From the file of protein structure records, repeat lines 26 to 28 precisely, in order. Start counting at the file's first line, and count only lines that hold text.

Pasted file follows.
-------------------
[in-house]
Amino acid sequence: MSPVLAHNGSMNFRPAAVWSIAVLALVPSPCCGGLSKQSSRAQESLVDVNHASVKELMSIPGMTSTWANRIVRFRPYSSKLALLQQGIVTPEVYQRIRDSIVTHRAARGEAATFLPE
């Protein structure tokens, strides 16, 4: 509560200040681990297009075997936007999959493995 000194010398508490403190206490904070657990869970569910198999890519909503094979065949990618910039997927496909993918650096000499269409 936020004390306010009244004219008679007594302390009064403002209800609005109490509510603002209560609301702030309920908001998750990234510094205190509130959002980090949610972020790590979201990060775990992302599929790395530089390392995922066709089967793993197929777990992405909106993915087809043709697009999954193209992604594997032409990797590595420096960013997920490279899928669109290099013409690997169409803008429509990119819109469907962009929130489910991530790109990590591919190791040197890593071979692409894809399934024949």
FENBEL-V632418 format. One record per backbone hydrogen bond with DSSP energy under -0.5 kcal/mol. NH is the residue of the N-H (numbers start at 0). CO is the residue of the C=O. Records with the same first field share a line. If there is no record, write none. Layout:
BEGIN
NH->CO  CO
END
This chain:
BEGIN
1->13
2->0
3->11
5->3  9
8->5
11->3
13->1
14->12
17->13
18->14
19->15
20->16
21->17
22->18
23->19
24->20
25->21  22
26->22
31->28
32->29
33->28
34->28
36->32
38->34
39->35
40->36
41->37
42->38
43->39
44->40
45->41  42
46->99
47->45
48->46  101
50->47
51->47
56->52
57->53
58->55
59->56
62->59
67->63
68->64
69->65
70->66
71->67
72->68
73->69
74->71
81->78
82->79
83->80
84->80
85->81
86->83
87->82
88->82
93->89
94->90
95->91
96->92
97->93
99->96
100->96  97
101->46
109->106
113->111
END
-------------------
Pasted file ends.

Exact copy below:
25->21  22
26->22
31->28